# Origin of strange formula for equilibrium standard deviation

In the paper

M. Avellaneda and J. H. Lee, Statistical arbitrage in the U.S. equities market, July 2008,

in the Appendix on page 46, how does he get equilibrium standard deviation as following:

$$\sigma_{eq} = \sqrt{\frac{\text{Variance}(\zeta)}{1 − b^2}}$$

If anyone knows the paper, please explain.

Much appreciated,

The authors are providing a simple means for estimating the parameters of a mean-reverting Orstein-Uhlenbeck process via a regression on returns at discretized points in time.

The model they are considering has a representation as a stochastic differential equation of the form [pg. 16, Eq. (12)] $$\newcommand{\rd}{\mathrm{d}} \rd X(t) = \kappa (m - X(t)) \rd t + \sigma \rd W(t)$$ where $W(t)$ is a standard Brownian motion.

The solution to this SDE is well-known and easy to find via Ito's lemma and an analogous technique to integrating constants in ODEs. The solution is [pg. 17, Eq. (13)] $$X(t_0 + \Delta t) = e^{-\kappa \Delta t} X(t_0) + (1-e^{-\kappa \Delta t}) m + \sigma \int_{t_0}^{\,t_0 + \Delta t} e^{-\kappa(t_0+\Delta t - s)} \, \rd W(s) .$$

This is a Gaussian process and so is characterized by its mean and covariance as a function of time. Letting "time go to infinity" (i.e., $\Delta t \to \infty$), we get an equilibrium mean and variance of \begin{aligned} \mathbb{E} X(t) &= m \\ \mathbb{V}\mathrm{ar}(X(t)) &= \frac{\sigma^2}{2 \kappa} \end{aligned}

Now, skipping to the appendix [bottom of page 45], the authors are trying to estimate the parameters by doing a regression using the discrete values of the process and model $$X_{n+1} = a + b X_n + \zeta_{n+1} .$$

Matching up the parameters $a$ and $b$ with the portions from above, we get that \begin{aligned} a &= m (1 - e^{-\kappa \Delta t}) \\ b &= e^{-\kappa \Delta t} \\ \mathbb{V}\mathrm{ar}(\zeta) &= \sigma^2 \frac{1-e^{-2\kappa \Delta t}}{2\kappa} \end{aligned}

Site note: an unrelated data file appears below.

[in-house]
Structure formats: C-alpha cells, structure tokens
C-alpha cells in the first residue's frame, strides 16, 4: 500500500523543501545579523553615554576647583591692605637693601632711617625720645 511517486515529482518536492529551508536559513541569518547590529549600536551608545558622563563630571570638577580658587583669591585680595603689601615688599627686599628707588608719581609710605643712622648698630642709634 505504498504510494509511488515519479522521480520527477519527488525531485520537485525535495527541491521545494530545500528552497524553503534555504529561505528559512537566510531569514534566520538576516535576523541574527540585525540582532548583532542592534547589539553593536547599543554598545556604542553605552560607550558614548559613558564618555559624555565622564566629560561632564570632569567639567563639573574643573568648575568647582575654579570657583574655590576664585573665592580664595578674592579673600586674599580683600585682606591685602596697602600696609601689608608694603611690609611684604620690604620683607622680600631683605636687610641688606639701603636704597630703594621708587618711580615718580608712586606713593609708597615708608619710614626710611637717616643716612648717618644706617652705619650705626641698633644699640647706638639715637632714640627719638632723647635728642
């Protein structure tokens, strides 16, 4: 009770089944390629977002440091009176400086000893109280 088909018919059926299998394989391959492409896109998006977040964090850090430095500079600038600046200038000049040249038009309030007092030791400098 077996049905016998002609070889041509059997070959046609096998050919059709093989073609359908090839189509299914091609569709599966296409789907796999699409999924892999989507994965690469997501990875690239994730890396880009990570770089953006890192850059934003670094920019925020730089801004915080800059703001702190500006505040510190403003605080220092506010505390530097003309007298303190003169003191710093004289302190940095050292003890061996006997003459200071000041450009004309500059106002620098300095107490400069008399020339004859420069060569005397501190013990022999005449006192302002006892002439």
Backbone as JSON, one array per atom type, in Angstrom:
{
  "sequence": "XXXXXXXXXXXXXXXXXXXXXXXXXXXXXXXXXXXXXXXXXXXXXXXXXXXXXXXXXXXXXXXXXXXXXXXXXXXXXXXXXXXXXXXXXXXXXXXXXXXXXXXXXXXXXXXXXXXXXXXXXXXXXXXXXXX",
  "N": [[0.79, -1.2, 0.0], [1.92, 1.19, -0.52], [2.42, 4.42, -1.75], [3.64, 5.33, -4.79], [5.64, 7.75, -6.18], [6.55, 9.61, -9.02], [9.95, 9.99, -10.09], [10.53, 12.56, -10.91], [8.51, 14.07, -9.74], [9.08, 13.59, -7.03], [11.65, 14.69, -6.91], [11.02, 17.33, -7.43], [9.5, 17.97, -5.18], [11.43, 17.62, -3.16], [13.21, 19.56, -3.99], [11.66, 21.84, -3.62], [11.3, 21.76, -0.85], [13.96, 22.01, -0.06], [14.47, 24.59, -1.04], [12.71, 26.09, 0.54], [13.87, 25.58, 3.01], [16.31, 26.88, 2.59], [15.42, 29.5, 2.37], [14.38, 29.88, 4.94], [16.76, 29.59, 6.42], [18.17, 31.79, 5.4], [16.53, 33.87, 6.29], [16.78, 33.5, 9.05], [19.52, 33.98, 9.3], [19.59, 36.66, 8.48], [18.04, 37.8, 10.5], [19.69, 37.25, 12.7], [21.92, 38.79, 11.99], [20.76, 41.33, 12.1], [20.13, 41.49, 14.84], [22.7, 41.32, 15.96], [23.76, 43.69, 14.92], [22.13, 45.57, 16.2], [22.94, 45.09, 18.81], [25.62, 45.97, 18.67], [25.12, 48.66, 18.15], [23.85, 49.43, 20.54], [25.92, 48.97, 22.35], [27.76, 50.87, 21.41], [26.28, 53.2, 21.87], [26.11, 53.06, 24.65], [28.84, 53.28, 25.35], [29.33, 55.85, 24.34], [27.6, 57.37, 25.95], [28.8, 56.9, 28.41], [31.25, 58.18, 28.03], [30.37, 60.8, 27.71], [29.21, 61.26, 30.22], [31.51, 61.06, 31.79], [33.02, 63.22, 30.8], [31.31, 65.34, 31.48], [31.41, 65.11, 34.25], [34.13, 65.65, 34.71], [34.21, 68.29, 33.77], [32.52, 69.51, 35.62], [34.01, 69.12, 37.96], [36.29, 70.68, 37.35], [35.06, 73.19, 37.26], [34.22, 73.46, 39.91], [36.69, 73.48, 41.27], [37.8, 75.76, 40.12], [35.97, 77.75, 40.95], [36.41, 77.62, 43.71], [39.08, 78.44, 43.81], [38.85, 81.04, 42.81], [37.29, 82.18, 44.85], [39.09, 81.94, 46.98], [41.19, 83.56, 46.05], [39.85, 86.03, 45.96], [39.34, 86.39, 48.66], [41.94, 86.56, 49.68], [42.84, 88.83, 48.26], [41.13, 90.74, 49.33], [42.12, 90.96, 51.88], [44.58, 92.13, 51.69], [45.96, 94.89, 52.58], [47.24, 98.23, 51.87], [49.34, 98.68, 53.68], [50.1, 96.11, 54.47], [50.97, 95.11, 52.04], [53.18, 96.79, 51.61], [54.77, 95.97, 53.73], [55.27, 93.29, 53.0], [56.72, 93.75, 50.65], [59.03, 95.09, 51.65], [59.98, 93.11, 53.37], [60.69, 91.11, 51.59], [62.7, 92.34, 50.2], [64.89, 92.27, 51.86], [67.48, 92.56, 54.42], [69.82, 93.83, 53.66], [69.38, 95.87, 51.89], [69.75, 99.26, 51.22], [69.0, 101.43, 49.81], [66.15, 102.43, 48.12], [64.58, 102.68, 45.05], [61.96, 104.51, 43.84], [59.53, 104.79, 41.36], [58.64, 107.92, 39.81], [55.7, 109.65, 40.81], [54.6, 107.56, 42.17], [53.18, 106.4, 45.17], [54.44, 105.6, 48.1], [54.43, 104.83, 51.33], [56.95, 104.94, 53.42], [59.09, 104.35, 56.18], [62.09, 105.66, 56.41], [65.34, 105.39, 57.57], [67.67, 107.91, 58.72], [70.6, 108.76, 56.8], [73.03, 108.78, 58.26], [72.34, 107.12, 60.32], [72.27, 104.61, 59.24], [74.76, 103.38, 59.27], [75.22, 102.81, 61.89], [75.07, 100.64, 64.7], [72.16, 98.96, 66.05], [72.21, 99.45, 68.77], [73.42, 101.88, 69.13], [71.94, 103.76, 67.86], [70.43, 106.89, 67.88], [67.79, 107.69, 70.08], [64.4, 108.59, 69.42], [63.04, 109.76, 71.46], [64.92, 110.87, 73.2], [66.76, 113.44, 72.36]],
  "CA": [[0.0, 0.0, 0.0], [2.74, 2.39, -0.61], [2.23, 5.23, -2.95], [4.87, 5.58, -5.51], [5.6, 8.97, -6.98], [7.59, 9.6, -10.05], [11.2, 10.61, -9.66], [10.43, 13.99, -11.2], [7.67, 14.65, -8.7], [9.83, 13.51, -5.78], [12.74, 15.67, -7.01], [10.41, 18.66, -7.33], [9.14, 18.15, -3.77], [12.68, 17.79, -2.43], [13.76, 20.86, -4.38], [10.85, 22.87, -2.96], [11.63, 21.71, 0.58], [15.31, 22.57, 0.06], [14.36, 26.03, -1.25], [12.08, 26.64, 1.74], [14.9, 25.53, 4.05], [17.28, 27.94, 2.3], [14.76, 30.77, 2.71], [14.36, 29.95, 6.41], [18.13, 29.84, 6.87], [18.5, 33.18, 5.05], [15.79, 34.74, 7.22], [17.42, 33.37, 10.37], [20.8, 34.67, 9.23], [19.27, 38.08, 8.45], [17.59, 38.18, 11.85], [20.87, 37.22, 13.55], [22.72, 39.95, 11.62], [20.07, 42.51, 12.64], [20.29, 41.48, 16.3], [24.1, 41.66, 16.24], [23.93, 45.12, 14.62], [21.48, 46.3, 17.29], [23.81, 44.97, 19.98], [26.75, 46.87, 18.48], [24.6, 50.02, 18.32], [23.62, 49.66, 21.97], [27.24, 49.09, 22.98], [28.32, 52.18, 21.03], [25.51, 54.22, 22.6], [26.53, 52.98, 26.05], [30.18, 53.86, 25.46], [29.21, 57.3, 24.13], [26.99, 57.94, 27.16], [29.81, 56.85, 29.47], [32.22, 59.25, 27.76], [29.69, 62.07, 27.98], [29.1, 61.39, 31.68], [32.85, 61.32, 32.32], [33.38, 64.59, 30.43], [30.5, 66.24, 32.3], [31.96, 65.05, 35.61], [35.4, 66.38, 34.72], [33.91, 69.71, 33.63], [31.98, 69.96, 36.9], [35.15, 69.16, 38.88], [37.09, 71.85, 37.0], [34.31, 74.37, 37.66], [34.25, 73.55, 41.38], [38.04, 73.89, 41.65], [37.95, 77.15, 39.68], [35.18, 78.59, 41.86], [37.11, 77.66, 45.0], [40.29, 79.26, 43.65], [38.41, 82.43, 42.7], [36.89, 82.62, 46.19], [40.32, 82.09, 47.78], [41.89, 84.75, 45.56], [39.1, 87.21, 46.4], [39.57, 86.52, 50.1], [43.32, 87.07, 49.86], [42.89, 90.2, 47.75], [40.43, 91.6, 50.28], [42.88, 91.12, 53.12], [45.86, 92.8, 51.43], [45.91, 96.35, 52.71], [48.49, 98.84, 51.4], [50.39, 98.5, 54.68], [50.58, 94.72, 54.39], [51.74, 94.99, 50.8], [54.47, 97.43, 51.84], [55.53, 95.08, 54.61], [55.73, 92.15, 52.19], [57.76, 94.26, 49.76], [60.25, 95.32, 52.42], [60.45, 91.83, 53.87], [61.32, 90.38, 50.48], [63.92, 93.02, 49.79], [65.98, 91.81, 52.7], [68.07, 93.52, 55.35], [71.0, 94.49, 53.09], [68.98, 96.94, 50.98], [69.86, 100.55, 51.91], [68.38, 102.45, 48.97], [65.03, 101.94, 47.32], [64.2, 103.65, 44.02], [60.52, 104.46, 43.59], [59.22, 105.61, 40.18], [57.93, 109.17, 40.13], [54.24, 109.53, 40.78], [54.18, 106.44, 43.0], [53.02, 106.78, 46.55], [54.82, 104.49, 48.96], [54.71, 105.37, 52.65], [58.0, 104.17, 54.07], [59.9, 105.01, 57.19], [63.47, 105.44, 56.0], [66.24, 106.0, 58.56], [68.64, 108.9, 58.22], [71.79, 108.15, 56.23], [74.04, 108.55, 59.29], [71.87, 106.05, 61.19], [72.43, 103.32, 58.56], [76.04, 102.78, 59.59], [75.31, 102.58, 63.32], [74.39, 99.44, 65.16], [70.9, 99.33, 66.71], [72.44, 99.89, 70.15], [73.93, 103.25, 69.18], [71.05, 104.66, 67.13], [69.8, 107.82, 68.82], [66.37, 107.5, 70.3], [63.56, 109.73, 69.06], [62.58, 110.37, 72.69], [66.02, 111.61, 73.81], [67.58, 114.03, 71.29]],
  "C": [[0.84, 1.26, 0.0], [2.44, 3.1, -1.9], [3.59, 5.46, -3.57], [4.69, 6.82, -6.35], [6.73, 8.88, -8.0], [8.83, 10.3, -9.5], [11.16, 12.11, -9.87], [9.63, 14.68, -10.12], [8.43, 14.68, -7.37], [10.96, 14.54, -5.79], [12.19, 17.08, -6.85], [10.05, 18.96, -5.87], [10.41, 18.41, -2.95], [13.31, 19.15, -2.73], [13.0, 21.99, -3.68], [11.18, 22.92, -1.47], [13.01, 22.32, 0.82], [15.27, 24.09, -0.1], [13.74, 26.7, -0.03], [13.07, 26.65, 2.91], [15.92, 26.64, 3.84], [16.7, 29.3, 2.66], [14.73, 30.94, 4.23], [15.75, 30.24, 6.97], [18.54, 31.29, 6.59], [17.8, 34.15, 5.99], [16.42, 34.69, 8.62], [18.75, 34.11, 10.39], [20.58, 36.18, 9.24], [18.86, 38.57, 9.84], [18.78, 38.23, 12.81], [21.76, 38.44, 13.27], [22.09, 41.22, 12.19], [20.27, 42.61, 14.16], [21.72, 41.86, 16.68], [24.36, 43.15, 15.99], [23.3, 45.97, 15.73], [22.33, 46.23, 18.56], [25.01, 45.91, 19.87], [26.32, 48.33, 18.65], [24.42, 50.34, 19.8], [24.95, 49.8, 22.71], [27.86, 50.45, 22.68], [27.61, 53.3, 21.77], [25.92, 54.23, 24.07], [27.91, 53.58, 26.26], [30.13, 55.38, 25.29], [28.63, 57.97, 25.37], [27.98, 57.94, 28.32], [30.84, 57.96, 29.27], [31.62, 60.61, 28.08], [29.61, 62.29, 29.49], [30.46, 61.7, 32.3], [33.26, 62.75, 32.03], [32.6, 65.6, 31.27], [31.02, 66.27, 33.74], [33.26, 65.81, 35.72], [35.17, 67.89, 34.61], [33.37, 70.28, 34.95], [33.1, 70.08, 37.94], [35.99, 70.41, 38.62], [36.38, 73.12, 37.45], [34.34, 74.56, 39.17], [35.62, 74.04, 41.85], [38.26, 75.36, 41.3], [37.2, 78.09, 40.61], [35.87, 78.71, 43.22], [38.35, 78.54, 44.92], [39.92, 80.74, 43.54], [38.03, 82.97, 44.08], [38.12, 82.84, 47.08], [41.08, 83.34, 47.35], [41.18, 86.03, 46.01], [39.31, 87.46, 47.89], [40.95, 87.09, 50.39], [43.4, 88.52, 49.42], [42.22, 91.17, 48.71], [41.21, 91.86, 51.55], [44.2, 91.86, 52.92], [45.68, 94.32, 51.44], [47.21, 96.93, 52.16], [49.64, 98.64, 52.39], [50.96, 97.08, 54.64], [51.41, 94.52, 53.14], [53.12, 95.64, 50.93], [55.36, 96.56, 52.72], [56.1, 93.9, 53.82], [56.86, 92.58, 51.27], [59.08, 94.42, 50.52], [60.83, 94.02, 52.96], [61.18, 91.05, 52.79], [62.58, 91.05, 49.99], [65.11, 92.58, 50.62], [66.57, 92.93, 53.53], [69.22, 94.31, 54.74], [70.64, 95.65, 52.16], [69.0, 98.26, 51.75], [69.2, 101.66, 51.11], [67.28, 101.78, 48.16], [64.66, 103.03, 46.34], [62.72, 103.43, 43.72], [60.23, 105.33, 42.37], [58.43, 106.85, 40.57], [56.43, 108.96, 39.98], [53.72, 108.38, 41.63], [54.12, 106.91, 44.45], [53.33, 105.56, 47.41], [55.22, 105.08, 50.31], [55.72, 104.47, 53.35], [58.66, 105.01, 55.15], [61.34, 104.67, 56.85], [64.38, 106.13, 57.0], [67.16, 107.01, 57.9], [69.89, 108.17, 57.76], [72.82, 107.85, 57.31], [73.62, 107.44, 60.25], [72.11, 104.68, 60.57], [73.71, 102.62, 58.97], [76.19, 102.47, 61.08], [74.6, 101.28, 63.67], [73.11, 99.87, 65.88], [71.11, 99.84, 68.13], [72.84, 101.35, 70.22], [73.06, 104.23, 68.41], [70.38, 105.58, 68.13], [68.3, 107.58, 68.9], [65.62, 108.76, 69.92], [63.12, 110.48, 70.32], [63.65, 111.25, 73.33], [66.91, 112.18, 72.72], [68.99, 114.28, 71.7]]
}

Substituting the second equation into the first and solving for $m$ gives $m = a / (1-b)$. Use the same substitution in the third equation and rearrange to get $$\sigma^2 = \frac{\mathbb{V}\mathrm{ar}(\zeta) \cdot 2 \kappa}{1 - b^2} \>,$$ but, recall that the variance of the equilibrium distribution (by looking far into the future) for $X(t)$ is just $\sigma^2 / 2 \kappa$ and so this gives your result.

Addendum: If you're wondering how the expression $$\mathbb{V}\mathrm{ar}(\zeta) = \sigma^2 \frac{1-e^{-2\kappa \Delta t}}{2\kappa}$$ was obtained, it is via the (remarkable and beautiful!) Ito isometry and the fact that an Ito integral is a zero-mean martingale; namely, in this instance, $$\mathbb{E}\Big(\sigma \int_{t_0}^{\,t_0 + \Delta t} e^{-\kappa(t_0+\Delta t - s)} \, \rd W(s)\Big)^2 = \sigma^2 \int_{t_0}^{\,t_0 + \Delta t} e^{-2 \kappa(t_0 +\Delta t - s)} \, \rd s$$ where we note that the integrand has been squared on the right-hand side and we "get to replace" $\rd W(s)$ with $\rd s$, converting the problem into one of solving a standard Riemann integral.

• Oh I just got confused with the substitution as I got caught up with how did they set $\kappa=1$ to get that, which is not case at all and it is a simple substitution from previous equation. I did understand the derivation of variance of mean reverting process using ito-isometry. Thanks for a nice description. Apr 9, 2011 at 22:21
• @user862: I figured it might just be a simple situation like this. But, I thought the background of the question might be interesting enough to others that I'd put together a quick exposition. That way the question and answer are more self-contained, especially in case that link ever goes down. Apr 9, 2011 at 23:06